Don't forget to stay sun safe all year long!


An Important Fall Skincare Tip

Here are Sunburn Alert, we promote wearing sunscreen 365 days a year. It's important to protect your skin year round --- not just during the summer months. You can still get a severe sunburn in the winter, especially while on the ski slopes.

A New Study Finds Sunscreen Can Reverse Signs Of Aging

As an extra bonus, make sure your facial moisturizer contains an SPF. We recommend your daytime moisturizer contains at least an SPF of 30. This will protect your skin even more. Never forget to reapply every 2 hours with the help from our UV Wristbands and Body Stickers.

Skiers & Snowboarders: Keep Applying That Sunscreen

Planning on hitting the slopes this winter? Don't toss the sunscreen just yet. A new survey by the Melanoma Foundation of New England discovered 39% of the adults polled said they always use sunscreen during the summer months, but only 13% said they always used it in the fall and those who said they never used sunscreen in winter rose to 53%.

Just as the sun reflects off water, it does the exact same with snow. Snow reflects up to 80% of UV radiation, which means your UV dose is close to double what it would be otherwise –– causing many such as skiers and snowboarders to receive sunburns. Many think these 'sunburns' are actually windburns, but that's not the case.

Skiers and snowboarders have an increased risk because of the high altitude and reflection from the snow. Deb Girard, executive director of the Melanoma Foundation of New England, spoke to the Boston Globe stating, “The danger of increased skin cancer risk at any time is really about the intensity of the sun and how much UV penetration is coming through the clouds. But in winter you figure in how much reflection comes off the snow, too."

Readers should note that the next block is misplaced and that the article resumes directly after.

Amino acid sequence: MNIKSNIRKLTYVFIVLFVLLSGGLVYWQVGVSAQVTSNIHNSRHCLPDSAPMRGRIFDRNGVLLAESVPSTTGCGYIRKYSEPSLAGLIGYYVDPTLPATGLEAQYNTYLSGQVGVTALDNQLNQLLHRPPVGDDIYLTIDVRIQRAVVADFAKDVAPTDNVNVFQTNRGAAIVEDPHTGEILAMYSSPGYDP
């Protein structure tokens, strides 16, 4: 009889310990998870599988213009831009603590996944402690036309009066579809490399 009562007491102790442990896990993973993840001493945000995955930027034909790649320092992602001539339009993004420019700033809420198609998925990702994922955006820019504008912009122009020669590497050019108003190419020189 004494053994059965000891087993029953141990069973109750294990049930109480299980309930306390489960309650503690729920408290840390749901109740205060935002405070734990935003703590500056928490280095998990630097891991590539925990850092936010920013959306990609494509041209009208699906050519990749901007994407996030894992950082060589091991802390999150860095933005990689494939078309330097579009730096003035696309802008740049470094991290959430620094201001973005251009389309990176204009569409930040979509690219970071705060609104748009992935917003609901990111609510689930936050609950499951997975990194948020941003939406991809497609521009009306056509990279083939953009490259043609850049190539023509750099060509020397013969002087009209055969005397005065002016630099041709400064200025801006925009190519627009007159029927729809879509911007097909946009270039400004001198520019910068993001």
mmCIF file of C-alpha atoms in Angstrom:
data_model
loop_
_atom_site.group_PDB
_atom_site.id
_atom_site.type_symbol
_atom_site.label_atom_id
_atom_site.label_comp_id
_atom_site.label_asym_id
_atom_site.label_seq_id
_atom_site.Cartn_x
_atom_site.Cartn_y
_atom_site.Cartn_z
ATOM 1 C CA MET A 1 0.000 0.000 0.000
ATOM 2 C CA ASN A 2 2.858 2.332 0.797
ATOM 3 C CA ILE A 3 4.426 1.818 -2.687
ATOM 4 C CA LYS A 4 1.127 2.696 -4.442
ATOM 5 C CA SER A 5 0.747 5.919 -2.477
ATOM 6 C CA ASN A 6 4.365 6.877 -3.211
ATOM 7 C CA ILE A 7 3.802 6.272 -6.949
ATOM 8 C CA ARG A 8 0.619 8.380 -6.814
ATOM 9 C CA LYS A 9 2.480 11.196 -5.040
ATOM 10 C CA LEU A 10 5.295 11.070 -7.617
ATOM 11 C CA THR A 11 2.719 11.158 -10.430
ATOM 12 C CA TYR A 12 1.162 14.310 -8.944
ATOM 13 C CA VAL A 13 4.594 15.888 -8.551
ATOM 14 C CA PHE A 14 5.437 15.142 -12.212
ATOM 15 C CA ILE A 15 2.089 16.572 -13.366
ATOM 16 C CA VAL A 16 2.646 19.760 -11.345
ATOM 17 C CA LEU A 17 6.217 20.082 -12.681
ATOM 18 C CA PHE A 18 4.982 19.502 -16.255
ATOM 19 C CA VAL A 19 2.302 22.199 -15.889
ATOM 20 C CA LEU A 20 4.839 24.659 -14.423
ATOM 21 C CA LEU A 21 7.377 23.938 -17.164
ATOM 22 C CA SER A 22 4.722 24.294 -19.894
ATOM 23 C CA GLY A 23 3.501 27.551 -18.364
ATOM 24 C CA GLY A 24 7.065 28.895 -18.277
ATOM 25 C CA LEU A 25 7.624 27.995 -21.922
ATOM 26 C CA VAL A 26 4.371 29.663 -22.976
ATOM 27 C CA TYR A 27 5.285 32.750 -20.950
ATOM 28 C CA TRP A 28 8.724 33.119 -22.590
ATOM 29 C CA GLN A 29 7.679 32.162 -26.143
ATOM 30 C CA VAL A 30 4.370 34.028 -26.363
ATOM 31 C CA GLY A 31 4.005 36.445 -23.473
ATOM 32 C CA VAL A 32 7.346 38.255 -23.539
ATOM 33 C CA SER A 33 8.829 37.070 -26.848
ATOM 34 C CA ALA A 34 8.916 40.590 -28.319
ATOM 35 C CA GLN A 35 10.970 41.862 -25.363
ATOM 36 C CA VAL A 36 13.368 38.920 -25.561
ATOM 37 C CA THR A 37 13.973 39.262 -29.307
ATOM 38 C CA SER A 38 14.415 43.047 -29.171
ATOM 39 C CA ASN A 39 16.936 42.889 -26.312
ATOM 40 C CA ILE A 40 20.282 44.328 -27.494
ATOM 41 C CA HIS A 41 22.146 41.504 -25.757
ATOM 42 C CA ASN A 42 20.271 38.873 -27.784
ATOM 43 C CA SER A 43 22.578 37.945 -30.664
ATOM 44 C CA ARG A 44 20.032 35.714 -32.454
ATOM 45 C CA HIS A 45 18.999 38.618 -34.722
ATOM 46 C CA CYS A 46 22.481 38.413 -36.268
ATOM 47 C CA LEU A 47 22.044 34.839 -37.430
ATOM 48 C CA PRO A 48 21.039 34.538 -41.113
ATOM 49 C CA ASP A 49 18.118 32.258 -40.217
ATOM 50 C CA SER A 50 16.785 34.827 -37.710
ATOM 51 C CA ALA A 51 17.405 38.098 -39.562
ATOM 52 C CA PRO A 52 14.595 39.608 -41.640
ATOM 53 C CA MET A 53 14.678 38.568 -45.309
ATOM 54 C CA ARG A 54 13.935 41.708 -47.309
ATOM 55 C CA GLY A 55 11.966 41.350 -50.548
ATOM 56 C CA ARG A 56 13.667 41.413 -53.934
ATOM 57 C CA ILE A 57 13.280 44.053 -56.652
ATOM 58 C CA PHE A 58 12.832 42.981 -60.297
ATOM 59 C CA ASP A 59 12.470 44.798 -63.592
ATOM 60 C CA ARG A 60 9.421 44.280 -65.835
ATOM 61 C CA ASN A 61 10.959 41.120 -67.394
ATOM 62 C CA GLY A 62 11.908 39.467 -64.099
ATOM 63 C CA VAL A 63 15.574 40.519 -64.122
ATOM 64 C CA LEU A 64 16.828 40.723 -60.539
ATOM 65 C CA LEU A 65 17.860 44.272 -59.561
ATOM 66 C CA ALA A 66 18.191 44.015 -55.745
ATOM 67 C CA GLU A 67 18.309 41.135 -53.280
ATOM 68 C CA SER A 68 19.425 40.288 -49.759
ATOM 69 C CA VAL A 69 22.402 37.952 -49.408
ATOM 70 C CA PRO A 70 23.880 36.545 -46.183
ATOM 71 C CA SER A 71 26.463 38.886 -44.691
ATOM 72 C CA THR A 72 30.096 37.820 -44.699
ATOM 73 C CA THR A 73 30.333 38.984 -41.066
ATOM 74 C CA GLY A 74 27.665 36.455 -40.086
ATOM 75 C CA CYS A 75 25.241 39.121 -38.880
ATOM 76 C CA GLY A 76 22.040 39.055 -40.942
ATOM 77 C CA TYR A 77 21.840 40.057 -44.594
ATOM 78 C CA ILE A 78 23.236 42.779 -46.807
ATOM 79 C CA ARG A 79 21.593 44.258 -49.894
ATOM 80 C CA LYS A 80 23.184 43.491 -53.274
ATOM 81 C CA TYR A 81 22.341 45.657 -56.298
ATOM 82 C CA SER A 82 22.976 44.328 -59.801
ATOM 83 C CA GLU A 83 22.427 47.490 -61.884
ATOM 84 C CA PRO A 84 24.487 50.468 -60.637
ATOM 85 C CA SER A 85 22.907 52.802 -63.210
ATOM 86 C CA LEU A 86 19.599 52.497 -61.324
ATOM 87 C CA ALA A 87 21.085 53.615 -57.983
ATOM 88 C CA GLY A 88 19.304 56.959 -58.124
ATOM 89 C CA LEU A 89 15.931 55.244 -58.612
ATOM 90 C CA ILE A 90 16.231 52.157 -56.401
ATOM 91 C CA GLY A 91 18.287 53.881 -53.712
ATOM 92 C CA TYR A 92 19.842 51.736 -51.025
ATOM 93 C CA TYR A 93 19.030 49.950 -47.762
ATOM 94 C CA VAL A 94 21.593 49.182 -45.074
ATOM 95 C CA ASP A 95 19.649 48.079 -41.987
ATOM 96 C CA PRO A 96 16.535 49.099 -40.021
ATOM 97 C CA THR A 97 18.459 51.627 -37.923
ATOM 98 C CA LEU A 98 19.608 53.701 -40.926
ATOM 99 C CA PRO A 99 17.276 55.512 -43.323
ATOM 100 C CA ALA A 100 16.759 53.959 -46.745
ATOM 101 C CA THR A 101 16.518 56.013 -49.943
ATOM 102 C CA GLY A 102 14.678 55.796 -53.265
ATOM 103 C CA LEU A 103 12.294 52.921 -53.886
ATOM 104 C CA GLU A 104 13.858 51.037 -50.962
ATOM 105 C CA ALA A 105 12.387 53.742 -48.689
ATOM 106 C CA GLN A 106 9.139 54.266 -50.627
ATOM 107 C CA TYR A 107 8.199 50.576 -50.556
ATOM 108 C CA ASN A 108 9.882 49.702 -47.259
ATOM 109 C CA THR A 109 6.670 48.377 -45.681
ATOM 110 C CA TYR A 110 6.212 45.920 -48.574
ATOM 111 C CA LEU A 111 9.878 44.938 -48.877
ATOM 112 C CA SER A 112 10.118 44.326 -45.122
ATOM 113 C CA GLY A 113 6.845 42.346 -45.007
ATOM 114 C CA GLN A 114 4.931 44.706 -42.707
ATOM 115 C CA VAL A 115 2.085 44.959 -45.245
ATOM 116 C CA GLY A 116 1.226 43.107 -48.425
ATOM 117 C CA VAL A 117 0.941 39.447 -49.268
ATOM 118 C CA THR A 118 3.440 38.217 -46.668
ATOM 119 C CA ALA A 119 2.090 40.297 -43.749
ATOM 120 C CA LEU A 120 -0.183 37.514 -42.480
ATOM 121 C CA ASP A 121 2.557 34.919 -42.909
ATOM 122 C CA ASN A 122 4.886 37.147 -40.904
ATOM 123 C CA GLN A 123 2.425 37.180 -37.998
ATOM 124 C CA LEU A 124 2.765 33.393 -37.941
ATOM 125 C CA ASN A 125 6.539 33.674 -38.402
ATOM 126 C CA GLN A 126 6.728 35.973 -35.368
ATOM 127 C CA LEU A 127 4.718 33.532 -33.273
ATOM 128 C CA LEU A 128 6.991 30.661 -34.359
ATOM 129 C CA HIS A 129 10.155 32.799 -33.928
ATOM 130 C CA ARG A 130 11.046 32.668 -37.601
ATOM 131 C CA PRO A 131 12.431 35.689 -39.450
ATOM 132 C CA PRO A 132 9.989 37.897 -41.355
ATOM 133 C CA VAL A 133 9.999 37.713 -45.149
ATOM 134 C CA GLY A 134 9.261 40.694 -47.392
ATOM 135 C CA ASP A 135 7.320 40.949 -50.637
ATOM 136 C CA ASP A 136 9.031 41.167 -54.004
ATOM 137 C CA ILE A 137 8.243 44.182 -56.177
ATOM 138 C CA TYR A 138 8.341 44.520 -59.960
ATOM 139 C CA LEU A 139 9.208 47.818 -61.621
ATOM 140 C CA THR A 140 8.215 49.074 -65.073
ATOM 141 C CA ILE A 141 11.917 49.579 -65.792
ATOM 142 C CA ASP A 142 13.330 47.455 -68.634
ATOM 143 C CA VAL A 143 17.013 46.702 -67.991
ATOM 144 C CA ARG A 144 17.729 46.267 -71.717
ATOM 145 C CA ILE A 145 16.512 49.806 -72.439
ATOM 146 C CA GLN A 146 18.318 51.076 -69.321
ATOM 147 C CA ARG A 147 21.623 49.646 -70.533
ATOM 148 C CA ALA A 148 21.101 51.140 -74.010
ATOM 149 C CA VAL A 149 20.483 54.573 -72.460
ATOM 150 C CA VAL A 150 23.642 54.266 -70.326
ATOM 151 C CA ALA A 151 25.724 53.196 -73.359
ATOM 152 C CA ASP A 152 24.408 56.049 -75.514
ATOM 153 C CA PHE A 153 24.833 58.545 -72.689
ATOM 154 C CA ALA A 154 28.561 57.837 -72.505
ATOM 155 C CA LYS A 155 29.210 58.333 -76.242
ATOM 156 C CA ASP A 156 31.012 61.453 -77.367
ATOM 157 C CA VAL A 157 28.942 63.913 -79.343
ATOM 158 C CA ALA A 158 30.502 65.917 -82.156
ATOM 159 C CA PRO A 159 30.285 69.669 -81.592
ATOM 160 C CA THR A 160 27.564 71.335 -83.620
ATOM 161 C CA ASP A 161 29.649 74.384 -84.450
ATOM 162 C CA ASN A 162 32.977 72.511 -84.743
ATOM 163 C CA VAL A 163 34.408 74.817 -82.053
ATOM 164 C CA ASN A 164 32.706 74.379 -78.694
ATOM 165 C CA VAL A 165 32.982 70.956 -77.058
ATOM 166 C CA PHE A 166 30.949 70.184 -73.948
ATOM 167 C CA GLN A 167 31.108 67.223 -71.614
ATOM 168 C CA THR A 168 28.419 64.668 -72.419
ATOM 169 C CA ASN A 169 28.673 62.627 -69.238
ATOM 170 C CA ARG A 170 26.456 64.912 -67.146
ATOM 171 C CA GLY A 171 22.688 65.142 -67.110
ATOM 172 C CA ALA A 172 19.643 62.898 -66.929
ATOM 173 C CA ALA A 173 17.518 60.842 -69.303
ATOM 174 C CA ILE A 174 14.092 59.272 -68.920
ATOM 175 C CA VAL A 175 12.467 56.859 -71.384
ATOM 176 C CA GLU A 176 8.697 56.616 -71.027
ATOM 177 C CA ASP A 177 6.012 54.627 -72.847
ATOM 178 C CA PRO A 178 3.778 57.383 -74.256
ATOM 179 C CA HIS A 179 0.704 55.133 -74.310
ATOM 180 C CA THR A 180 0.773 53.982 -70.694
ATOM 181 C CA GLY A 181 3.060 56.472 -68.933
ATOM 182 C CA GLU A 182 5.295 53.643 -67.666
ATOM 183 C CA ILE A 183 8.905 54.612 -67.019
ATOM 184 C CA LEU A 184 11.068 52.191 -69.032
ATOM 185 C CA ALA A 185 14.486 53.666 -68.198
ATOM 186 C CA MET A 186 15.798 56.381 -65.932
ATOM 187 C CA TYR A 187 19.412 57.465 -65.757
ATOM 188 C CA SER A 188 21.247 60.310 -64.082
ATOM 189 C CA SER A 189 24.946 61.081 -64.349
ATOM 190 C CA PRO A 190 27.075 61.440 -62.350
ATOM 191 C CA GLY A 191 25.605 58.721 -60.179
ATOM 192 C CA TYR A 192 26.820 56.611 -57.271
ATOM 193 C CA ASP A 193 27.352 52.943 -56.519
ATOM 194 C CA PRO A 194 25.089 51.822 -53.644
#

Practice sun safety on the slopes this winter season! You won't regret it.

Self Exam 101

An at-home self skin exam could change your life.

When it comes to melanoma, the world's most serious type of skin cancer, early detection is imperative. We recommend doing a thorough skin exam from head to toe after a shower or bath.   Pay close attention to moles or spots that seem to be changing in size, shape and/or color.

If you do see a spacious (or new) mole or spot, take a photo of it. This will help you track its color, size and shape. Don't forget to show the photo(s) to your dermatologist.

Follow these self-exam steps each month:

Credit: Melanoma Research Foundation

Credit: Melanoma Research Foundation

A New Study Finds Sunscreen Can Reverse Signs Of Aging

We all know sunscreen protects us from sun's harmful rays, but would you be surprised to know it can actually do way more?

A new study by Johnson & Johnson Consumer Inc., reveals sunscreen not only protects your skin, but also helps to erase signs of photoaging that already exist, like wrinkles and hyperpigmentation.

The study involved a group of 32 women (ages 40-55) –– each applying a moisturizer with broad-spectrum SPF 30 sunscreen to their entire face every day for a year. Participants saw improvements in sun spots, skin texture and skin clarity.

This is just another reason to wear SPF 30... daily.

Read about the entire study here